By Kaveh Akbar

Sometimes God comes to earth disguised as rust,
chewing away a chain-link fence or a mariner’s knife.
From up so close we must seem
clumsy and gloomless, like new lovers

undressing in front of each other
for the first time. Regarding loss, I’m afraid
to keep it in the story,
worried what I might bring back to life,

          like the marble angel who woke to find
his innards scattered around his feet.
Blood from the belly tastes sweeter
than blood from anywhere else. We know this

but don’t know why—the woman on TV
dabs a man’s gutwound with her hijab
then draws the cloth to her lips, confused.
I keep dreaming I’m a creature pulling out my claws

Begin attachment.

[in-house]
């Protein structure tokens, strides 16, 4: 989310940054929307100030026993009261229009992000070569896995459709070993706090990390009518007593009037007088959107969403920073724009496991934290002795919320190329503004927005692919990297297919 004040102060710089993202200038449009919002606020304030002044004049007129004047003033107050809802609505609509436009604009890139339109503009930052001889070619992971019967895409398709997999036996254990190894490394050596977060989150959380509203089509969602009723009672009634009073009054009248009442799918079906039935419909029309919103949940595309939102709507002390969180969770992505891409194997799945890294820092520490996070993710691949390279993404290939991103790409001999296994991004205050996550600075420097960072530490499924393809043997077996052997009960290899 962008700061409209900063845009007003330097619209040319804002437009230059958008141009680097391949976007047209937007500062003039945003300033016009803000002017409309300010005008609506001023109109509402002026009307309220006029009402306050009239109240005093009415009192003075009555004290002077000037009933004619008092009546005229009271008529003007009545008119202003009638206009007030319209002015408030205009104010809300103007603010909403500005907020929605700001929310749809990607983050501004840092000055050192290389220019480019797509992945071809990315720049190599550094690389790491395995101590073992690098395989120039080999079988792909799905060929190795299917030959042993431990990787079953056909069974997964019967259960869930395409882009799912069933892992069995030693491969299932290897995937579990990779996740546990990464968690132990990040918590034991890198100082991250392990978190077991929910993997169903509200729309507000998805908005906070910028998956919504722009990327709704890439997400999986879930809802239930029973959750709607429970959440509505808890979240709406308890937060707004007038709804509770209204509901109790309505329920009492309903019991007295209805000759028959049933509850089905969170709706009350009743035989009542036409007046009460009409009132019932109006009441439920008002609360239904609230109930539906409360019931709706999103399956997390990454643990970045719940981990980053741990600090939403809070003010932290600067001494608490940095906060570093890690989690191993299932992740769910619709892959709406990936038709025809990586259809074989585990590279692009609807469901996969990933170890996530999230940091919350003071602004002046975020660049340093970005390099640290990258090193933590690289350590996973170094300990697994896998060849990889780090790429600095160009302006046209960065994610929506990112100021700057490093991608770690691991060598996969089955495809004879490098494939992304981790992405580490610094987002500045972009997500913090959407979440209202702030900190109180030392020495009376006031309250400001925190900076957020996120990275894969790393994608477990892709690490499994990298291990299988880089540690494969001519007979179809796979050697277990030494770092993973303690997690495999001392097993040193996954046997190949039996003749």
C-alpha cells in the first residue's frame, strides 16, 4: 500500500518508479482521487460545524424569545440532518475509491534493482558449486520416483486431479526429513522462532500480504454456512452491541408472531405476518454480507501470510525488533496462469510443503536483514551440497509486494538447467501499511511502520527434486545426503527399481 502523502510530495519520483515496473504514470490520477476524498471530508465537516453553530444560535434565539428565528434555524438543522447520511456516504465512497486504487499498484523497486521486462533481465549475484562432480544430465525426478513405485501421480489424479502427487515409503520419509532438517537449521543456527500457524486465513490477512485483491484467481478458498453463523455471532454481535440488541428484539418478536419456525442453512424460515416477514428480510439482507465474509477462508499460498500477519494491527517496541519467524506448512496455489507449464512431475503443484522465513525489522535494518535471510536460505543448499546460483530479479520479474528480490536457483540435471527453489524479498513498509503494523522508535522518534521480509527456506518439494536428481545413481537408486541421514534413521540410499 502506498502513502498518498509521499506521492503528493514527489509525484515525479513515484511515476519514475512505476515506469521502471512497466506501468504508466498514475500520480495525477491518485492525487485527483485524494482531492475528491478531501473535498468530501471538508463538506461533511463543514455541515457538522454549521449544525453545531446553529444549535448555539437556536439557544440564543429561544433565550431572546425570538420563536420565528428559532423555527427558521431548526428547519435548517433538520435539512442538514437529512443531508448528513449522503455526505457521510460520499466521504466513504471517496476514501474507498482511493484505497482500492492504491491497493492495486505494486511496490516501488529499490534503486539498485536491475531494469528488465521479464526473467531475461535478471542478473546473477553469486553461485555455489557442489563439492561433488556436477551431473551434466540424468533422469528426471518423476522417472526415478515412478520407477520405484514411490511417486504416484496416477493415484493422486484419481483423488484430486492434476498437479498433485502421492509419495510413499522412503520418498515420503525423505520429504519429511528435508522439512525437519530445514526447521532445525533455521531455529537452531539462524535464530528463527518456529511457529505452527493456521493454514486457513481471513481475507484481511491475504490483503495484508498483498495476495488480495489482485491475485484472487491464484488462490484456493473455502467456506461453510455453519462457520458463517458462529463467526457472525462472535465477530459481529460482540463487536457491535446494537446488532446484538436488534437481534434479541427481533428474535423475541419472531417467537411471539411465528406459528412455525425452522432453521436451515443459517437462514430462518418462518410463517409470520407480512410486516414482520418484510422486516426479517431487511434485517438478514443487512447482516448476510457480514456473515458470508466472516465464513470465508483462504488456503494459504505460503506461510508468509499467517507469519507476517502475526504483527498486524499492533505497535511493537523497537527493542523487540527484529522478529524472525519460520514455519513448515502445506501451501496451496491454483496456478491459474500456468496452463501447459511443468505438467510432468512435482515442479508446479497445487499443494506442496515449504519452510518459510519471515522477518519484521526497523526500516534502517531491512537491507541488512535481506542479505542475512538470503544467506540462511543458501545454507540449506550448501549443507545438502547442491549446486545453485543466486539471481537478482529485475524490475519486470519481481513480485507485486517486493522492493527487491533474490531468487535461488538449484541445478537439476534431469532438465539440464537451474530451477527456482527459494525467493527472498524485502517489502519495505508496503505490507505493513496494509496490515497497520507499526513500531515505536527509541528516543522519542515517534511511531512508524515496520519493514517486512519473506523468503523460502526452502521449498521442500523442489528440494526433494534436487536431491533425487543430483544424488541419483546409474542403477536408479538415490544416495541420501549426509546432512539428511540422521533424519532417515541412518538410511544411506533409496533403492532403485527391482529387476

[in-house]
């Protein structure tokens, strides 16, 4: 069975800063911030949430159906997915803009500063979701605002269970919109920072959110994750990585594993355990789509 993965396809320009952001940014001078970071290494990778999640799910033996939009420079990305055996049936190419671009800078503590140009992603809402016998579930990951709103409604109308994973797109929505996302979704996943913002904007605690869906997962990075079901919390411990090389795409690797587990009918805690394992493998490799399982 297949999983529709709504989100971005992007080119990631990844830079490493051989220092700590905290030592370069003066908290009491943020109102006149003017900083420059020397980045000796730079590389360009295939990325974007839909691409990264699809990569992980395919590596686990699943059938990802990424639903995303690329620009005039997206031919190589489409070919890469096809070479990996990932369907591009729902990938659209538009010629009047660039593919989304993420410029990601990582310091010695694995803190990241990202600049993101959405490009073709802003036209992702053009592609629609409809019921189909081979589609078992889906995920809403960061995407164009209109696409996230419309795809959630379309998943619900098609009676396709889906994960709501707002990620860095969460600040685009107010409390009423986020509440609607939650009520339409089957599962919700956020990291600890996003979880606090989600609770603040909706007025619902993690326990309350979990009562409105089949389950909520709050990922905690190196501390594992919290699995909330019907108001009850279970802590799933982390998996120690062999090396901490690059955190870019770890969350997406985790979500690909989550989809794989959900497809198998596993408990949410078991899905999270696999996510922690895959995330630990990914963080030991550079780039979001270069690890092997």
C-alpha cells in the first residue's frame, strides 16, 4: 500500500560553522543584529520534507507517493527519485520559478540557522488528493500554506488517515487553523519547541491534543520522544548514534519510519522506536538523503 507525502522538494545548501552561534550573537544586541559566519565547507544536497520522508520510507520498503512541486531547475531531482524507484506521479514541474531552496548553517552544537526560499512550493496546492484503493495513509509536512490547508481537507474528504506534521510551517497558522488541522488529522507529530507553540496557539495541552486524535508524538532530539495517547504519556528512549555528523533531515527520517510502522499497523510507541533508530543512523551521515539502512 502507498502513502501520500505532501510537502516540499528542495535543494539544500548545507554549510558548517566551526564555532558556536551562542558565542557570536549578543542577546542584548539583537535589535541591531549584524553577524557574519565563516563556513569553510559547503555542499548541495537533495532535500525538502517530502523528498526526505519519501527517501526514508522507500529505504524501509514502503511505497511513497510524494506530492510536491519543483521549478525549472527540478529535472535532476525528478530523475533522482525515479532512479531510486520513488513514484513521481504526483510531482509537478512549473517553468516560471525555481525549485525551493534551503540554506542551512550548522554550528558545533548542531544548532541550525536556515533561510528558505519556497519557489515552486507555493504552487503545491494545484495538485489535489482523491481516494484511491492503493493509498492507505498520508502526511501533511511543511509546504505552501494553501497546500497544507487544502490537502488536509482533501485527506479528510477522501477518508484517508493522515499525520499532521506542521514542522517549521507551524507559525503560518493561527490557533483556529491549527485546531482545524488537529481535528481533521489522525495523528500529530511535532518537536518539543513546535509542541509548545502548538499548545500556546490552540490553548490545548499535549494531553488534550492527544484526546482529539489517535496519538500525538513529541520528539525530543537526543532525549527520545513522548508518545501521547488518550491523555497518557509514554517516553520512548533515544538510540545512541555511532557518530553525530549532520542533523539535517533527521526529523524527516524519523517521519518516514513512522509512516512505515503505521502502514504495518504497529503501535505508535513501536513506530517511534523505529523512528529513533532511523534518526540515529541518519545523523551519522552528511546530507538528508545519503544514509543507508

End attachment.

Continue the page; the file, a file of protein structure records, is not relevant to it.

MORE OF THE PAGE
one by one to sell in a market stall next to stacks
of pomegranates and garden tools. It’s predictable,
the logic of dreams. Long ago I lived in Heaven
because I wanted to. When I fell to earth

I knew the way—through the soot, into the leaves.
It still took years. Upon landing, the ground
embraced me sadly, with the gentleness
of someone delivering tragic news to a child.

Kaveh Akbar’s poems have recently appeared in The New Yorker, Poetry, American Poetry Review, Tin House, and elsewhere. His debut collection, Calling a Wolf a Wolf, will be published by Alice James Books in fall 2017.

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